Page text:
By Simon Cambers
NEW YORK (Reuters) - For most women at the U.S. Open, overcoming Serena Williams is the biggest challenge.
But for Garbine Muguruza, coping with the unique demands of New York City outstrips any worries over the 22-times grand slam champion.
The Spaniard beat Williams to win the French Open for her first grand slam title this season and could take over the world number one spot from the American this fortnight.
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The 22-year-old Muguruza, born in Venezuela, raised in Spain and now a resident of Geneva, is a fan of the country life and knows New York presents a very real challenge.
“I feel this tournament is the most tricky tournament because there is obviously a lot of things,” Muguruza told reporters at Flushing Meadows.
“There is always traffic. There is always noise, people. I don't know. Everything takes a lot of energy. “For whatever reason, it is more complicated, just because it's more a big city, huge city, huge everything. I'm not that city girl.” Muguruza has never gone beyond the second round in three visits to New York but as a grand slam champion, she knows she has the ability to go far.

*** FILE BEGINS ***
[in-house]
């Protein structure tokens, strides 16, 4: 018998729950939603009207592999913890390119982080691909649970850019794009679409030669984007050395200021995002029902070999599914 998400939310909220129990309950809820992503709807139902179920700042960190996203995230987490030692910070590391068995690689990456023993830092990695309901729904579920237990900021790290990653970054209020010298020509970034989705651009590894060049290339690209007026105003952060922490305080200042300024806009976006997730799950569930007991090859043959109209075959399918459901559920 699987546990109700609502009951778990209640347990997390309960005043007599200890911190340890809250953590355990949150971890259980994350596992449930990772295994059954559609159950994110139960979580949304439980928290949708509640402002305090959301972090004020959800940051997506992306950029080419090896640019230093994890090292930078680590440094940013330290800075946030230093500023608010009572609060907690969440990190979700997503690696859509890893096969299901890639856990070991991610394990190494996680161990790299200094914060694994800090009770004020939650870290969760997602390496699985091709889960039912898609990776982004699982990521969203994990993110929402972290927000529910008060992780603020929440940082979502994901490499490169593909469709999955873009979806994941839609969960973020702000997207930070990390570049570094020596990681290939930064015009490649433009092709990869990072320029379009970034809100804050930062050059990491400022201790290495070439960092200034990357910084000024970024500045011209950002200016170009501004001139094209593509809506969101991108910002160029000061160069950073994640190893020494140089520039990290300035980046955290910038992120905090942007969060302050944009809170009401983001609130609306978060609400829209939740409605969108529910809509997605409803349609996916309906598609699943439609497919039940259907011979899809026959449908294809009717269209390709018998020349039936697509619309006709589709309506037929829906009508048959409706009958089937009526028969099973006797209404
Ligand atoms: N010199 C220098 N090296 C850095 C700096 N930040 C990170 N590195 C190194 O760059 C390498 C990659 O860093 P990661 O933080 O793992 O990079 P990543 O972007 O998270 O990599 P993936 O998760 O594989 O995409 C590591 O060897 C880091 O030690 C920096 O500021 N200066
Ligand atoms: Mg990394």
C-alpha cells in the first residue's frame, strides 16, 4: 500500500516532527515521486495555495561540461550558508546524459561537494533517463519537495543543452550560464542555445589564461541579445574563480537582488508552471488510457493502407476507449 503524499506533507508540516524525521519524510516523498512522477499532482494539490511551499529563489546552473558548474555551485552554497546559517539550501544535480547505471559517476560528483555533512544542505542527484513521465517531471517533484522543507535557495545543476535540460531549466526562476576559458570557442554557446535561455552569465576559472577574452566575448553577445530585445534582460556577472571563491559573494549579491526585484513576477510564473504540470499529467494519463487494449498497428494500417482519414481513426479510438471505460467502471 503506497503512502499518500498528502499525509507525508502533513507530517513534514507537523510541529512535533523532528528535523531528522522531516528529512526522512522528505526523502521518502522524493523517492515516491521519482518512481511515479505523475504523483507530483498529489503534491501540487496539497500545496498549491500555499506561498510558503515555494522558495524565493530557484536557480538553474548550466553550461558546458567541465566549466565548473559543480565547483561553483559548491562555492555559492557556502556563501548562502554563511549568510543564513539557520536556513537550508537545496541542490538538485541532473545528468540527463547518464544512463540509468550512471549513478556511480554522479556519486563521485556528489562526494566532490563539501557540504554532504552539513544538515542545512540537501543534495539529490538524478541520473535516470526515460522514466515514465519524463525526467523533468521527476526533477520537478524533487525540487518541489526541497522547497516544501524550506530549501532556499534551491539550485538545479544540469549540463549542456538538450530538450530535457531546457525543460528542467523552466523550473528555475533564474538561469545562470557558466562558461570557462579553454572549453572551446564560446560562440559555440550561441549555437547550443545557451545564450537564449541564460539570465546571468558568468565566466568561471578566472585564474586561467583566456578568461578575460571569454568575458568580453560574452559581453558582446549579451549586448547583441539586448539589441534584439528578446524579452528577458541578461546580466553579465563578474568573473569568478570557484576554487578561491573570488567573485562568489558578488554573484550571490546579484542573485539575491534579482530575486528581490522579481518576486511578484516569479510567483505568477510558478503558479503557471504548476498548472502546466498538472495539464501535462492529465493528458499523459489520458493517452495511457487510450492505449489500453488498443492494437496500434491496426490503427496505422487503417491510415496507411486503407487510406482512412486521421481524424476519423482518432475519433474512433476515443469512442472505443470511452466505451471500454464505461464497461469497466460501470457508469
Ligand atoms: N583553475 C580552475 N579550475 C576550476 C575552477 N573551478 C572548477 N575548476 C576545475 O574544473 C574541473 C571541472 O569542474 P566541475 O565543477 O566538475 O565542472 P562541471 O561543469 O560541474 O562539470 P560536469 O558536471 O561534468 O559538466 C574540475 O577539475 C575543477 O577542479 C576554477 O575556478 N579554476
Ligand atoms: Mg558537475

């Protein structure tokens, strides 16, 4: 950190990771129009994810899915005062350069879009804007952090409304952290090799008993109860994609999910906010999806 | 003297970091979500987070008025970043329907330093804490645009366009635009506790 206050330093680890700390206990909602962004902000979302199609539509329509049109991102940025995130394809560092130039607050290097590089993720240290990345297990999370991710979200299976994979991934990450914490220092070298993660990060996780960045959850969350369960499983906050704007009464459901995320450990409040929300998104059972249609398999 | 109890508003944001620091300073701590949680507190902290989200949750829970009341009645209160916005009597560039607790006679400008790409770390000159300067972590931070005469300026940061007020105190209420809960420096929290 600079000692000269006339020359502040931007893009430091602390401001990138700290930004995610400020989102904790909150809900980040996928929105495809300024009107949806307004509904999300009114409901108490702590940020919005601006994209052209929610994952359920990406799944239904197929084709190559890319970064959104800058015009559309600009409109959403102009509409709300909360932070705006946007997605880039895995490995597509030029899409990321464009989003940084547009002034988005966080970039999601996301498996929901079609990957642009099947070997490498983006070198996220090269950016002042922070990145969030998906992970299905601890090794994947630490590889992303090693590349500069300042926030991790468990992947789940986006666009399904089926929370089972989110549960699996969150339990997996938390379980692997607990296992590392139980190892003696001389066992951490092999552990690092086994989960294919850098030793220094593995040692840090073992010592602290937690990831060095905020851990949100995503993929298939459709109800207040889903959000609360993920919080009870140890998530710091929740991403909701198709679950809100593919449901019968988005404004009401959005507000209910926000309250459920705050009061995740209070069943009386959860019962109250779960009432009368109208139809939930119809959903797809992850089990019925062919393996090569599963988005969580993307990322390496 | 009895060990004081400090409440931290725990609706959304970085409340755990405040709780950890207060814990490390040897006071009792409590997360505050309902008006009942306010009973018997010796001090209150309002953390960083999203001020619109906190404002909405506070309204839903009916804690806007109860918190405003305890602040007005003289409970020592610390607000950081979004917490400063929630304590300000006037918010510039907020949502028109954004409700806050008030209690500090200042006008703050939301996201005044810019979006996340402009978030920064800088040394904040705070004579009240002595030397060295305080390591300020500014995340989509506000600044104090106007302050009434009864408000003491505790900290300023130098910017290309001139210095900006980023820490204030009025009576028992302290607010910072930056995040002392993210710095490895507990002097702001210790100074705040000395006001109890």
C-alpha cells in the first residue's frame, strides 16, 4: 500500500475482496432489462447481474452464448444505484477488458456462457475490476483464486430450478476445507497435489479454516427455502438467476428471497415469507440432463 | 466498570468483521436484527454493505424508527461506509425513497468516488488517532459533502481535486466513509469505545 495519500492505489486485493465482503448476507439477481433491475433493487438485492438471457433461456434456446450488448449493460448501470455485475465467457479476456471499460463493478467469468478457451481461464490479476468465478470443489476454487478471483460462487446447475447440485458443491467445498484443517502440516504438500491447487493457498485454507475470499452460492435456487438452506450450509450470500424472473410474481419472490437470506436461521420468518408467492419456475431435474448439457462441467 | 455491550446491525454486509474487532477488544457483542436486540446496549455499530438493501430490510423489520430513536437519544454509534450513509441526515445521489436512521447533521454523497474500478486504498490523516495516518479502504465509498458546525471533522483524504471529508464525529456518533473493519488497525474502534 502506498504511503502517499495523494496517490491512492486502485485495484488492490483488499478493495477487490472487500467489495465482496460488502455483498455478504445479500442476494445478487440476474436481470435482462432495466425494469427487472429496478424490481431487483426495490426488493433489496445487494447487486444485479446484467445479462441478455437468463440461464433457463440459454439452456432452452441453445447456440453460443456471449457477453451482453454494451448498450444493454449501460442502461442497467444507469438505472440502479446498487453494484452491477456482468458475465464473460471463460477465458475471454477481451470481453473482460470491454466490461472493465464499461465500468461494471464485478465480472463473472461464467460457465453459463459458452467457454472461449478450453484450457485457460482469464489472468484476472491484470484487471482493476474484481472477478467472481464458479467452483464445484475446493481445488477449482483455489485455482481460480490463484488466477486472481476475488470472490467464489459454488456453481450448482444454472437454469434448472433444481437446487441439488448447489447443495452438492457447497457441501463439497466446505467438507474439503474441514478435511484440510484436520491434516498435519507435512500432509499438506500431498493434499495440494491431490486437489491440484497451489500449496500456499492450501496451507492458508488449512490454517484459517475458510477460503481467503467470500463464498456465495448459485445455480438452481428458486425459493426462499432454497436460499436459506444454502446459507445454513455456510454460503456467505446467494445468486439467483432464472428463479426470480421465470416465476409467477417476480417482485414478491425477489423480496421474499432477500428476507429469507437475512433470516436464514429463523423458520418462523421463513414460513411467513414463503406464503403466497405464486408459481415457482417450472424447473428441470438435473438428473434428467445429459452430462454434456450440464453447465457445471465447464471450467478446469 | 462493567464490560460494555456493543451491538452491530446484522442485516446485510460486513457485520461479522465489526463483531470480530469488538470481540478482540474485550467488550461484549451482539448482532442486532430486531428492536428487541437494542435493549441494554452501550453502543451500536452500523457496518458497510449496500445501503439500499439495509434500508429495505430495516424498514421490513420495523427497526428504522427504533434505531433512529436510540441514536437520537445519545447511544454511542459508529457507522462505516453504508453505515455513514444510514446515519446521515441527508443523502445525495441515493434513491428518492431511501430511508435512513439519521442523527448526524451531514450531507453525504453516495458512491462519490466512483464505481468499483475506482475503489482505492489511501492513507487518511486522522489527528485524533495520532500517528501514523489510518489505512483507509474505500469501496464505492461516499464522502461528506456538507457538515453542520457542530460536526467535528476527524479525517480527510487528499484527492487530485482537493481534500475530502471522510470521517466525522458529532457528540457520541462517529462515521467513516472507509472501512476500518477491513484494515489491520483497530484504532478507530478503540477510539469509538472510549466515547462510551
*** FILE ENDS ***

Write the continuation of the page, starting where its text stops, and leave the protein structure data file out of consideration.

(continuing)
Reaching the final could see her overtake Williams but Muguruza said the prospect of becoming number one did not add pressure. “For sure it will be an incredible achievement,” she said. “I don't even know what I have to do, I'm not really thinking about that.
“I'm just thinking what I have to do to winning my rounds and my matches and hopefully get to the last match and win it. But I think it will be incredible.”
Muguruza, who plays Belgian qualifier Elise Mertens in the first round of the year's last grand slam starting on Monday, said the buzz about the top ranking has picked up as Williams' hold on the number one spot has weakened.
“I feel the discussion is much louder because there is more movement (in the rankings)," the Spaniard said.
“There are a couple of players that can reach number one. So that creates a little bit of juicy comments.
“I feel it a little bit, but I guess it's normal.”
Muguruza experienced a quick let-down when she lost in the second round at Wimbledon after her Paris triumph but said she has been working hard on all areas of her game.
“I think I'm playing well,” she said. “I think I'm improving a lot of my fitness, getting stronger, getting more experience."
(Reporting by Simon Cambers; Editing by Larry Fine)